Marfan syndrome (MFS) is a genetic disorder of the connective tissue. The degree to which people are affected varies. People with Marfan tend to be tall and thin, with long arms, legs, fingers and toes. They also typically have flexible joints and scoliosis. The most serious complications involve the heart and aorta, with an increased risk of mitral valve prolapse and aortic aneurysm. Other commonly affected areas include the lungs, eyes, bones and the covering of the spinal cord.
There are a number of causes,Aneurysms in patients younger than 40 usually involve the ascending aorta due to a weakening of the aortic wall associated with connective tissue disorders like the Marfan and Ehler-Danlos syndromes or congenital bicuspid aortic valve. Younger patients may develop aortic aneurysms of the thoracoabdominal aorta after an aortic dissection. It can also be caused by blunt injury.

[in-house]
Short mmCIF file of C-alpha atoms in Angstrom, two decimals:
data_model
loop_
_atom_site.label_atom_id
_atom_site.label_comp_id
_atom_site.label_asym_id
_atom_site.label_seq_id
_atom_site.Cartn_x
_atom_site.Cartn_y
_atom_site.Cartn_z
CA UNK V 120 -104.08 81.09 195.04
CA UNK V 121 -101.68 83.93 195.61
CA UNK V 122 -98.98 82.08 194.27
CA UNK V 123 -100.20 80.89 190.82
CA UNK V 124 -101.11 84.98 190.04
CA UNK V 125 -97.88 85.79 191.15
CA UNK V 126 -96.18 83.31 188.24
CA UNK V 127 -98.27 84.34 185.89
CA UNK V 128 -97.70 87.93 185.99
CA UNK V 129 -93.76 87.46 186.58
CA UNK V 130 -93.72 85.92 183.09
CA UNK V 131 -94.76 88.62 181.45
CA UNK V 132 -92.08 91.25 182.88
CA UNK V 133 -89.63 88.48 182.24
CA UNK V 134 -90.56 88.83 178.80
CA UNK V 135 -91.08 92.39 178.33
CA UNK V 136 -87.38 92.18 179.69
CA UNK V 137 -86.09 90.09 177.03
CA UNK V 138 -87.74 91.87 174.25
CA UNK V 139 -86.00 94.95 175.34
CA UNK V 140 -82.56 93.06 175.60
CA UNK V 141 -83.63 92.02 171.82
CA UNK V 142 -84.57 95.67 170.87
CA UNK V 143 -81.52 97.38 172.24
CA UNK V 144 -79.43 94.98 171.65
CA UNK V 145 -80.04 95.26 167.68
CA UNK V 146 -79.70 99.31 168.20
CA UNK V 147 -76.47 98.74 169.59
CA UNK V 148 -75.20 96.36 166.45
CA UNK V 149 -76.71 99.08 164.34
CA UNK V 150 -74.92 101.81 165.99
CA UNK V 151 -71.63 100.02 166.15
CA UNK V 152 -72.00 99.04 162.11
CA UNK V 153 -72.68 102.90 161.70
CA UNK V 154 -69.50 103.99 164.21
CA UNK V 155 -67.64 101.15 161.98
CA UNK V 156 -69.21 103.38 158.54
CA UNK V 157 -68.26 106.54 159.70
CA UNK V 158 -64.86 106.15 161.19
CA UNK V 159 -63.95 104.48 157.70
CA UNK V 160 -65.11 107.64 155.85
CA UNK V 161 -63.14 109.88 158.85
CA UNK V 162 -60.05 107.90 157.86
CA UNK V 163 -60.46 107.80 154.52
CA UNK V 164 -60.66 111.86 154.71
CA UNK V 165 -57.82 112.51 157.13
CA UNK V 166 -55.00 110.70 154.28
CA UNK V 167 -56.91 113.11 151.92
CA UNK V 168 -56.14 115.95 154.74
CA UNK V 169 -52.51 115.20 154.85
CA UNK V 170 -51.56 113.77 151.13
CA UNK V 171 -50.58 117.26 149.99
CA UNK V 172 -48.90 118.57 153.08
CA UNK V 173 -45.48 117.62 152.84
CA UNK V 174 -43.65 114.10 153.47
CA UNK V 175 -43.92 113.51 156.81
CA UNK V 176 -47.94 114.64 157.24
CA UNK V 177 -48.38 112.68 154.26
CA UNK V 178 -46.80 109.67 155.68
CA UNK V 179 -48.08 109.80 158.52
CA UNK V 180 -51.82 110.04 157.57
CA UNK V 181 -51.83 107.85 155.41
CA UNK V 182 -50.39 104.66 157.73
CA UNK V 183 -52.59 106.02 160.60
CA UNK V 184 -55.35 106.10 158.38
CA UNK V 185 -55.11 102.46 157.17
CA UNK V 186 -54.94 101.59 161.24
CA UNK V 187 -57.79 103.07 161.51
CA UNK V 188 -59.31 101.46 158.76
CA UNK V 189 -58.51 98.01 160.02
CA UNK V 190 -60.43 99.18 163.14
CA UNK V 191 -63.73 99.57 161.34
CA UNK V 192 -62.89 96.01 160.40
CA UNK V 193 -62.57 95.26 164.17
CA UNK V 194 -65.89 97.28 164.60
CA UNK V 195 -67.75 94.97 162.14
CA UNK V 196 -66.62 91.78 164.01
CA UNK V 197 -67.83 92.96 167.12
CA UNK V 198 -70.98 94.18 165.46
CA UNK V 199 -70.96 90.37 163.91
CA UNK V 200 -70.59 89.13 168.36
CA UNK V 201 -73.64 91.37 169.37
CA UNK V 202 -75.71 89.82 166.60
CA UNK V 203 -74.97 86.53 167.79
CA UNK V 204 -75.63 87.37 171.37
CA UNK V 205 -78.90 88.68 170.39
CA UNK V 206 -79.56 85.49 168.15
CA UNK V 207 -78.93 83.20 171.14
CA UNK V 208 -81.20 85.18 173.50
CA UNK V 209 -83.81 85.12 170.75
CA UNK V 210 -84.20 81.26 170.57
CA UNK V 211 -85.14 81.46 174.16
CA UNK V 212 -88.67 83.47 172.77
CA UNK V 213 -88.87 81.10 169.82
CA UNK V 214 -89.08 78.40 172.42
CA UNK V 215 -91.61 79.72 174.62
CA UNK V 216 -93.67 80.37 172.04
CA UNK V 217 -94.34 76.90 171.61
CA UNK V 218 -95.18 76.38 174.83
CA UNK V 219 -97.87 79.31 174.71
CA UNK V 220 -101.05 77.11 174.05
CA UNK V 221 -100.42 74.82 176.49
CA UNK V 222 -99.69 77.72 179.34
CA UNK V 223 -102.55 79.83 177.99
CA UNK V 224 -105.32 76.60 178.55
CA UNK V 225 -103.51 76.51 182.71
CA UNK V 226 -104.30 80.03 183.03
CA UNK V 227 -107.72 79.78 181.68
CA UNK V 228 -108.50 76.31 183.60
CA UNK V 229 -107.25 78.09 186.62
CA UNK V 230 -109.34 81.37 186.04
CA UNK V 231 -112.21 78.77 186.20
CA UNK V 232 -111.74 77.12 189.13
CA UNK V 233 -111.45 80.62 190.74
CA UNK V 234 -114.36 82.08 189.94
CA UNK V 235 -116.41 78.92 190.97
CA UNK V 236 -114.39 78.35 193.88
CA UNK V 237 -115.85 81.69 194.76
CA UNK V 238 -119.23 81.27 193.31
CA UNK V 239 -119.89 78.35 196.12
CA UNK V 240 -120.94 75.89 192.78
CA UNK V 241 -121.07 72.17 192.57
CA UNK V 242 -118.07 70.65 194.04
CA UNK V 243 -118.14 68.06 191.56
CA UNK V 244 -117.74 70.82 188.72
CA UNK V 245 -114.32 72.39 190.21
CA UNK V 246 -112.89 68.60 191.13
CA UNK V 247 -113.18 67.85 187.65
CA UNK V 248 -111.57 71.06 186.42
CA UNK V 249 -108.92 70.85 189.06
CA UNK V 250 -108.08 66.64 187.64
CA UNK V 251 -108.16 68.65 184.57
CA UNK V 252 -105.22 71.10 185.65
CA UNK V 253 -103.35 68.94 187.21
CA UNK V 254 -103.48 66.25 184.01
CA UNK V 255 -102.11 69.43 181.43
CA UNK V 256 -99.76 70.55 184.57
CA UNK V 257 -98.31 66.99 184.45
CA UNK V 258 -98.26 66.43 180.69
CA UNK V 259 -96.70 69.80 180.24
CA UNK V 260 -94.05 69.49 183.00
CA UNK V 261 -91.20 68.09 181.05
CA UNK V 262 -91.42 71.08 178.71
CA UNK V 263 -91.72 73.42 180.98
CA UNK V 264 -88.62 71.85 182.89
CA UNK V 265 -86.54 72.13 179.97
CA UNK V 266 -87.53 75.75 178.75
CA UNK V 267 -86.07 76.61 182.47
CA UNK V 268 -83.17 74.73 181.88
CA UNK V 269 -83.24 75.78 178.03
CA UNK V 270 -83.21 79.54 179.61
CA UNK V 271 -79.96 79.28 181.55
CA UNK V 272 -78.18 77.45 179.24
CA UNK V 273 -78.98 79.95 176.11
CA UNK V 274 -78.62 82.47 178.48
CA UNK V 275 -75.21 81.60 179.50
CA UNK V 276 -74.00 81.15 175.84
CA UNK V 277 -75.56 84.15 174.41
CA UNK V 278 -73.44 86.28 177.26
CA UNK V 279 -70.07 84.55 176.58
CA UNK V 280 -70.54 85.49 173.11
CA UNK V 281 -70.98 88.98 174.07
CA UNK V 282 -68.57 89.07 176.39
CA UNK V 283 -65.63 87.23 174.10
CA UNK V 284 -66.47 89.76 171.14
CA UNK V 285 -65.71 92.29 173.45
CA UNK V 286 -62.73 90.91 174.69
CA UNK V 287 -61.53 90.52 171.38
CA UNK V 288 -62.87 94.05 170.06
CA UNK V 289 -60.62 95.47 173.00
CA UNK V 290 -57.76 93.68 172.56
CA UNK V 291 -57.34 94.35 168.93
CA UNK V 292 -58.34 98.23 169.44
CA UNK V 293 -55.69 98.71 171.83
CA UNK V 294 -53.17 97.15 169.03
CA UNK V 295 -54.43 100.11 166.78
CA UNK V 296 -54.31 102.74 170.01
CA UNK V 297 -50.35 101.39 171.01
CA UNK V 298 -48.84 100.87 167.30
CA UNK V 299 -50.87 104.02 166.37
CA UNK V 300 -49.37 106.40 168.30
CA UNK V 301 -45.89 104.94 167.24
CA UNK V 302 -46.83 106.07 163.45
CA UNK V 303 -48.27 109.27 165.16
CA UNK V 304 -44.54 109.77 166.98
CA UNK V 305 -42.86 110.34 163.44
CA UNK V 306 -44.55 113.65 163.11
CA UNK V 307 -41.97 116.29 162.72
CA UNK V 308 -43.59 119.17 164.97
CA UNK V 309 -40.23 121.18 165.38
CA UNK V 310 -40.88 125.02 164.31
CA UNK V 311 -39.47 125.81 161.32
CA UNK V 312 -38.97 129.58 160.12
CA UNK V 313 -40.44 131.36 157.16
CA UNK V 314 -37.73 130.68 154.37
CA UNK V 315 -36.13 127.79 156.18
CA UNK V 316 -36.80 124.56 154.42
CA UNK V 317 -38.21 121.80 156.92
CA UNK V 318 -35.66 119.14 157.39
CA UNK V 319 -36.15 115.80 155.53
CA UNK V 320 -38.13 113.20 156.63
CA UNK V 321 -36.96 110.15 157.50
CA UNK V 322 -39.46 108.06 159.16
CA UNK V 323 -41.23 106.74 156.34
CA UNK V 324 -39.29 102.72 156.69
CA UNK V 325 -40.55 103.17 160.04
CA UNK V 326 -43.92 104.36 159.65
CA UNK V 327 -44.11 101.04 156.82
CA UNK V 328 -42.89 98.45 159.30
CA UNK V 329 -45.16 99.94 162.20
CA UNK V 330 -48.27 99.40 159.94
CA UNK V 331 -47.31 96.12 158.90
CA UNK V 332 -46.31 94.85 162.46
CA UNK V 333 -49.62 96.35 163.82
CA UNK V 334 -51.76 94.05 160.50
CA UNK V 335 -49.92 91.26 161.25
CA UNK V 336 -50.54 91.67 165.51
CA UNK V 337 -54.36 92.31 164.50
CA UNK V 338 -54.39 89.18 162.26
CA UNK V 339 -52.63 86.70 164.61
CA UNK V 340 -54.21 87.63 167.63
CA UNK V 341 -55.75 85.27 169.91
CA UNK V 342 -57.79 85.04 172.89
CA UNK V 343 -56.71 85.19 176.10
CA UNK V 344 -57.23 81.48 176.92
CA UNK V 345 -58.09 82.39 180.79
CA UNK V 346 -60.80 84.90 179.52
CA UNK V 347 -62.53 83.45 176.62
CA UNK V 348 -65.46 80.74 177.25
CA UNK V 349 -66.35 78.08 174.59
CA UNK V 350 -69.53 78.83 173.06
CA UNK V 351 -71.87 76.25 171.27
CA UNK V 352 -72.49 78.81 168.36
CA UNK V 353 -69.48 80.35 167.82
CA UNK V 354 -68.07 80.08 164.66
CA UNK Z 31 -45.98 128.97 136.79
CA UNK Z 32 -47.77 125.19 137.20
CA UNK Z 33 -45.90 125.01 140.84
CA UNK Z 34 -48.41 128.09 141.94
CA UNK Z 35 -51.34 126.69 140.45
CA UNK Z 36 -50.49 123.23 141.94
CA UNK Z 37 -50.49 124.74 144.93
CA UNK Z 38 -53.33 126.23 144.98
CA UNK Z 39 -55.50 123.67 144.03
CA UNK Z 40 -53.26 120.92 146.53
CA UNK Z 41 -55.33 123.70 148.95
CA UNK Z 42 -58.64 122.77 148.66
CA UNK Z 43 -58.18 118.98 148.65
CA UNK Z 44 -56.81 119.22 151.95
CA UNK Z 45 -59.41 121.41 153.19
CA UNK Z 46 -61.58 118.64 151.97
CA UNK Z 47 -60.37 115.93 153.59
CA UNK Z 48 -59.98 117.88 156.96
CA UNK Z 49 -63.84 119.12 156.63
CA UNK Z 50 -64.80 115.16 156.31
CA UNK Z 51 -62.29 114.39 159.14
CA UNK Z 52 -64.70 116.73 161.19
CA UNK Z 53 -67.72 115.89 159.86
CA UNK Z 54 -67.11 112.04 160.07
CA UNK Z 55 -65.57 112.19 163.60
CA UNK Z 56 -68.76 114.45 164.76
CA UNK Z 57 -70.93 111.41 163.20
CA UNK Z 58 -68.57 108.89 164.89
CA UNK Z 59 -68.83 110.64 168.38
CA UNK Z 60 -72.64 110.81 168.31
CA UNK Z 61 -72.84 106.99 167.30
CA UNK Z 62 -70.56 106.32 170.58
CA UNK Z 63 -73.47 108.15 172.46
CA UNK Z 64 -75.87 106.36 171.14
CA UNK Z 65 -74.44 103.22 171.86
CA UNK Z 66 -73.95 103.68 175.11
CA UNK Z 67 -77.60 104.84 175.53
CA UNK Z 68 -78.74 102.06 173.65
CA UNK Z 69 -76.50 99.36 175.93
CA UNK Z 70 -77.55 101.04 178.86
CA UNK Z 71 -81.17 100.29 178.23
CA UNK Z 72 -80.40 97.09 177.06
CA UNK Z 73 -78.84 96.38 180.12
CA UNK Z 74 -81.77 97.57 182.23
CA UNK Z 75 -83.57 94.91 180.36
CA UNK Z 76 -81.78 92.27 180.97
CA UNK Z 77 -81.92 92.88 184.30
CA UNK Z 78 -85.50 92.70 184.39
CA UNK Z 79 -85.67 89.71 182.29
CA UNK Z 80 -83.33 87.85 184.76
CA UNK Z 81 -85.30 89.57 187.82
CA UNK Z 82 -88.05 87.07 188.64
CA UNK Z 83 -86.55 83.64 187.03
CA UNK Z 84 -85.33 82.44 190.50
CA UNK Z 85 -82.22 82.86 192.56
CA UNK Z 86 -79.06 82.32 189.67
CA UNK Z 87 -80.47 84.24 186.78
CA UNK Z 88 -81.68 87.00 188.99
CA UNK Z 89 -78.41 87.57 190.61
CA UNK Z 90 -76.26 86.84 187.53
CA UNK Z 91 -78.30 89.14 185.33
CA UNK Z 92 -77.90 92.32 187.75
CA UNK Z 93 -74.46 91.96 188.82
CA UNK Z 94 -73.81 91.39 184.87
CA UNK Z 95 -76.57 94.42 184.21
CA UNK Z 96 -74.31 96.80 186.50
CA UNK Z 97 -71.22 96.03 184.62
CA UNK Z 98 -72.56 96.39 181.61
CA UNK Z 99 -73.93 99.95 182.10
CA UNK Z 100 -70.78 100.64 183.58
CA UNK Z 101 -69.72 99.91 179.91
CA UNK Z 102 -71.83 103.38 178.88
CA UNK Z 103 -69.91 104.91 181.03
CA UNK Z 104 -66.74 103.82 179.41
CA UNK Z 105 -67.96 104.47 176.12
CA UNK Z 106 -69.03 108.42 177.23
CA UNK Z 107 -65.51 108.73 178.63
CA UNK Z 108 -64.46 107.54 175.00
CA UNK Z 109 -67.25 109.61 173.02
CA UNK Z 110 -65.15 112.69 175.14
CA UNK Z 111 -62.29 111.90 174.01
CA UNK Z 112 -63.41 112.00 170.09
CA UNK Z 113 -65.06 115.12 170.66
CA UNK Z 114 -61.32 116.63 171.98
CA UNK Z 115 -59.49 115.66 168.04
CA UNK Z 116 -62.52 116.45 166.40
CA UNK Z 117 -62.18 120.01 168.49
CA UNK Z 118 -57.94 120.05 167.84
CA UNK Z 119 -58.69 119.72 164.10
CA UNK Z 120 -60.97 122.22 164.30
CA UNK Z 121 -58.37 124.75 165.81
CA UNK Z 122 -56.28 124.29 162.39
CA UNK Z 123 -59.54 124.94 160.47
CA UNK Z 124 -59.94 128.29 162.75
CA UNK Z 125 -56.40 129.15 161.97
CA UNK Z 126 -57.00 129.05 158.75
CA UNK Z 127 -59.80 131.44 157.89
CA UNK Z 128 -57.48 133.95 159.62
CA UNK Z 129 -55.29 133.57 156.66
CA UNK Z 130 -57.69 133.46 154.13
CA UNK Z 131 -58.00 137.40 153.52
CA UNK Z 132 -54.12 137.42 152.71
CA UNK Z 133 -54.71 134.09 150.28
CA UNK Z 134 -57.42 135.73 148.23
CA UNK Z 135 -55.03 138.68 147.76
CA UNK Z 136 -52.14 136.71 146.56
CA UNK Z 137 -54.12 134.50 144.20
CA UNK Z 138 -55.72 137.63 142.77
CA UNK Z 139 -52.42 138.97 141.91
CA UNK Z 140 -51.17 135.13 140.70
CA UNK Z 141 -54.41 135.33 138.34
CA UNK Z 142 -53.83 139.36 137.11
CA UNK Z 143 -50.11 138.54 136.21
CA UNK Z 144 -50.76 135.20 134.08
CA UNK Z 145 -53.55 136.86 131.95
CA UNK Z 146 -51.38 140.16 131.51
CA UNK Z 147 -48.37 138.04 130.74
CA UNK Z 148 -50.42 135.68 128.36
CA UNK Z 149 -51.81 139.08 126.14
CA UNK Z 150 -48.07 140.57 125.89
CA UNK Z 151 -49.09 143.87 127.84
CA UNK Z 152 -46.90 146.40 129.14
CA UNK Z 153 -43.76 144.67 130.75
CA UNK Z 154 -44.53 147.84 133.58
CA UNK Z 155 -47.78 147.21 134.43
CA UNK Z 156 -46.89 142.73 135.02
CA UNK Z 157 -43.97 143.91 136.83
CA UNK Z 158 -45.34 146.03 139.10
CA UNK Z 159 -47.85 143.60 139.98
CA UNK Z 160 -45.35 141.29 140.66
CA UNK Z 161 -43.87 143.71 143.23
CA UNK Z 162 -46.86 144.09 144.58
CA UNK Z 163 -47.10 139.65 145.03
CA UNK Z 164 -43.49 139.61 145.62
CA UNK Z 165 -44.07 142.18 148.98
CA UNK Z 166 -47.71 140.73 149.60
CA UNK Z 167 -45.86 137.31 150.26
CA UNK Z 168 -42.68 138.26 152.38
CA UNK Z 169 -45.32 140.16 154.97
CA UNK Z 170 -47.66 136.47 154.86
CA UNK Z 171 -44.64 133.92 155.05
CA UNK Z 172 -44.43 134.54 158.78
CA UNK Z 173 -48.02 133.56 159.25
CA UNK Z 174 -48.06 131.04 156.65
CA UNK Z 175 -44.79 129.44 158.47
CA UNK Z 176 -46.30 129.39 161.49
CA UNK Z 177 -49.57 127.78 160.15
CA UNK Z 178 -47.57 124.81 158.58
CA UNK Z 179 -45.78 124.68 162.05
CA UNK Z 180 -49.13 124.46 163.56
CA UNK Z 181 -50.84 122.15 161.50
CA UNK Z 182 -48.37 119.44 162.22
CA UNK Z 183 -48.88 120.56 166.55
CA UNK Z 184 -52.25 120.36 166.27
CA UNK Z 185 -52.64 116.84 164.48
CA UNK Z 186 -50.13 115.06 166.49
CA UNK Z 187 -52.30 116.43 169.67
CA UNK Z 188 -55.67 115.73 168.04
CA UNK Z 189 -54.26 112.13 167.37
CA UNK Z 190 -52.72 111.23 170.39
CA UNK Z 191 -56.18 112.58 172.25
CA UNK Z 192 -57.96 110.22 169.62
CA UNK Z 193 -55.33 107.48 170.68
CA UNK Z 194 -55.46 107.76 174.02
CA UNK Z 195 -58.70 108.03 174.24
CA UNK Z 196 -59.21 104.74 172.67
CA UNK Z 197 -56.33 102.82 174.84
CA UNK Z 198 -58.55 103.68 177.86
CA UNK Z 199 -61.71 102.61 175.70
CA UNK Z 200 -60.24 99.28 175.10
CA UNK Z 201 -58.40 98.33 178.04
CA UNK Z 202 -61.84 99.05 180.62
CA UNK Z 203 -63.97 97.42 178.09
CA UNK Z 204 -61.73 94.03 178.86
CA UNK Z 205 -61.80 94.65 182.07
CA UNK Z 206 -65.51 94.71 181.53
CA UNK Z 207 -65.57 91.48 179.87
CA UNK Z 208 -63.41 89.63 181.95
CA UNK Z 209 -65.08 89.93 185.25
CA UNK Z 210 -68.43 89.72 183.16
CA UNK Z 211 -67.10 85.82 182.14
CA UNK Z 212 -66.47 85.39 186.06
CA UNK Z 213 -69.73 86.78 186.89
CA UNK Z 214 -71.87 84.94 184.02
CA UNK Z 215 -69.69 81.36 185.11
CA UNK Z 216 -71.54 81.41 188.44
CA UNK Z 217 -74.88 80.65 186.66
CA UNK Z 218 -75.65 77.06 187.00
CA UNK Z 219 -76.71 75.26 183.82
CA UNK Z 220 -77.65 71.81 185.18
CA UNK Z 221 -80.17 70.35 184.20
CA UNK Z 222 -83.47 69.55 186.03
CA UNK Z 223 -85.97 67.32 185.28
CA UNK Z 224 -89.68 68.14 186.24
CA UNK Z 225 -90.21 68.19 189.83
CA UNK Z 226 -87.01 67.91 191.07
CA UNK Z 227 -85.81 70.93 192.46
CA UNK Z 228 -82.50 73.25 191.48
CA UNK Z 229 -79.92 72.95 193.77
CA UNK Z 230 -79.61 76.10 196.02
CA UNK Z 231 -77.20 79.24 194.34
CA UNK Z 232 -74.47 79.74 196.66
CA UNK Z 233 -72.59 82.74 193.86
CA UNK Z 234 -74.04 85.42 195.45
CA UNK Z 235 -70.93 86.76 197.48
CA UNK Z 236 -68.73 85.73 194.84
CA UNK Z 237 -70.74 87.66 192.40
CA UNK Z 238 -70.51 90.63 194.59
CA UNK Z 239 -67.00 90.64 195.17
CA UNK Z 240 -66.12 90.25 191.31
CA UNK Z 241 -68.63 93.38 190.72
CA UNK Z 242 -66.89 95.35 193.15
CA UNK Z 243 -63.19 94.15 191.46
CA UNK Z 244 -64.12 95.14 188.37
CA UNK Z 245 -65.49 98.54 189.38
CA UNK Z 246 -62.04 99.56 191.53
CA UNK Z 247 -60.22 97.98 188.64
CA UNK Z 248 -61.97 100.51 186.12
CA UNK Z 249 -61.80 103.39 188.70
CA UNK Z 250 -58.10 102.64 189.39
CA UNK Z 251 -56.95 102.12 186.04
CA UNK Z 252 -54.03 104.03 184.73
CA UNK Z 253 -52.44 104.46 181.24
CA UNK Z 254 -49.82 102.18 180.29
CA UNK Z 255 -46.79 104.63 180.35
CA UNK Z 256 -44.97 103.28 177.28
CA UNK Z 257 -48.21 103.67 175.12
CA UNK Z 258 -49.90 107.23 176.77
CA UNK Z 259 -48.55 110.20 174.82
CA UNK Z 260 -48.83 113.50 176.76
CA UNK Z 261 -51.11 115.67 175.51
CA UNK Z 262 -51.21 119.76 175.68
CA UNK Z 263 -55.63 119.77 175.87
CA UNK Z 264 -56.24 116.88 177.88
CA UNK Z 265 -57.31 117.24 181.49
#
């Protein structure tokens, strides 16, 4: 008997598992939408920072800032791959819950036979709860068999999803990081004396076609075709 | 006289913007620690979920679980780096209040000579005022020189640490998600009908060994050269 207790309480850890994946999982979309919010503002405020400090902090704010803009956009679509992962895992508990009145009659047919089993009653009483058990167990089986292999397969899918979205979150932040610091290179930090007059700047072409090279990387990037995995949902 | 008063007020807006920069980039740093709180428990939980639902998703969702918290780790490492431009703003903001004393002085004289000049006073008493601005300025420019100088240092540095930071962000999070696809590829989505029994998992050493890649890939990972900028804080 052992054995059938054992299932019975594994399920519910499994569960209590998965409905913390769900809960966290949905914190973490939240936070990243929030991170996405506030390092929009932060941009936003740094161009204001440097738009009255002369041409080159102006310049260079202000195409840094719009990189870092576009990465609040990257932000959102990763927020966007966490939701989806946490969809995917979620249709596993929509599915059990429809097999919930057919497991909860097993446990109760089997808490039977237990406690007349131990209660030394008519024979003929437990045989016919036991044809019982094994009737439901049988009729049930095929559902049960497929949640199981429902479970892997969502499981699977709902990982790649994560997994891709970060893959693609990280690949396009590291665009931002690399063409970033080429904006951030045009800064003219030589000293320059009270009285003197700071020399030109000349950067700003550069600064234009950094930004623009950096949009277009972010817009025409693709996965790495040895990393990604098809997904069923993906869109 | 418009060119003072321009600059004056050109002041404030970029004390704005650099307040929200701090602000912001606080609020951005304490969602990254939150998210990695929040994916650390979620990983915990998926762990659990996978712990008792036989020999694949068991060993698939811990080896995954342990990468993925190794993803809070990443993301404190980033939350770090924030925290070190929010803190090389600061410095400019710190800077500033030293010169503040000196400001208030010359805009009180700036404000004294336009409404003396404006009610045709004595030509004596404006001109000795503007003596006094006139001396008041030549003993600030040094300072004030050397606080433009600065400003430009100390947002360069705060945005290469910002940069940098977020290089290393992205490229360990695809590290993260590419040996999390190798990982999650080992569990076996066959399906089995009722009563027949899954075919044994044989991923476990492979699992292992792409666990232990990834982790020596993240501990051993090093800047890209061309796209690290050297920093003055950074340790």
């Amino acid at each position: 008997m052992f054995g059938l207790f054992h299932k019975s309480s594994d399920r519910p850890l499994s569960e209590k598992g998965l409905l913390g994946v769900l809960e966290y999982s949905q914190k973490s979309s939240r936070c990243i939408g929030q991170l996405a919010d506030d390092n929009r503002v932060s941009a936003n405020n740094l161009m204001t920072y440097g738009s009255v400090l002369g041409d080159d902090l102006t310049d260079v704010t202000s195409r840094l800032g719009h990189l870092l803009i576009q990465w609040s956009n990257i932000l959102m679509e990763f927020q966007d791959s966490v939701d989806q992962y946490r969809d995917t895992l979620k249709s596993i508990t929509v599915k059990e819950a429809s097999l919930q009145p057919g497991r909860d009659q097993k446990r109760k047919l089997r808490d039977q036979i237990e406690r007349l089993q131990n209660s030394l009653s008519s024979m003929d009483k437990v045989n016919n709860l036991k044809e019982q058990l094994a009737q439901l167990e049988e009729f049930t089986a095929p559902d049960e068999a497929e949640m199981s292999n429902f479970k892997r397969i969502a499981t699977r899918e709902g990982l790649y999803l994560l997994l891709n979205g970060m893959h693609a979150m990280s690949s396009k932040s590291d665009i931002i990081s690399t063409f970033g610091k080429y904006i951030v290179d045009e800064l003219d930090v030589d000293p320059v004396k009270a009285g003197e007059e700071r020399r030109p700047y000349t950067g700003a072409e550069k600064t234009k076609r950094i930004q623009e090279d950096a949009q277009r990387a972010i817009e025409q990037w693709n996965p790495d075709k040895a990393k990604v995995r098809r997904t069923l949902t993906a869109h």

Atherosclerosis is the principal cause of descending aortic aneurysms, while aneurysms of the aortic arch may be due to dissection, atherosclerosis or inflammation.
The diagnosis of thoracic aortic aneurysm usually involves patients in their 60s and 70s.
Blood pressure is a critical parameter that predicts aortic enlargements in conjunction with other factors such as the imbalance between protein synthesis and degradation of matrix proteins. While several other well known risk factors, such as age, gender, smoking and genetics, may lead to the development of TAA formation, the precise causes, physical or biochemical, of aneurysm formations is unknown in most cases. Approximately 10% of patients may have other family members who have aortic aneurysms. It is also important to note that individuals with a history of aneurysms in other parts of the body have a higher chance of developing a thoracic aortic aneurysm.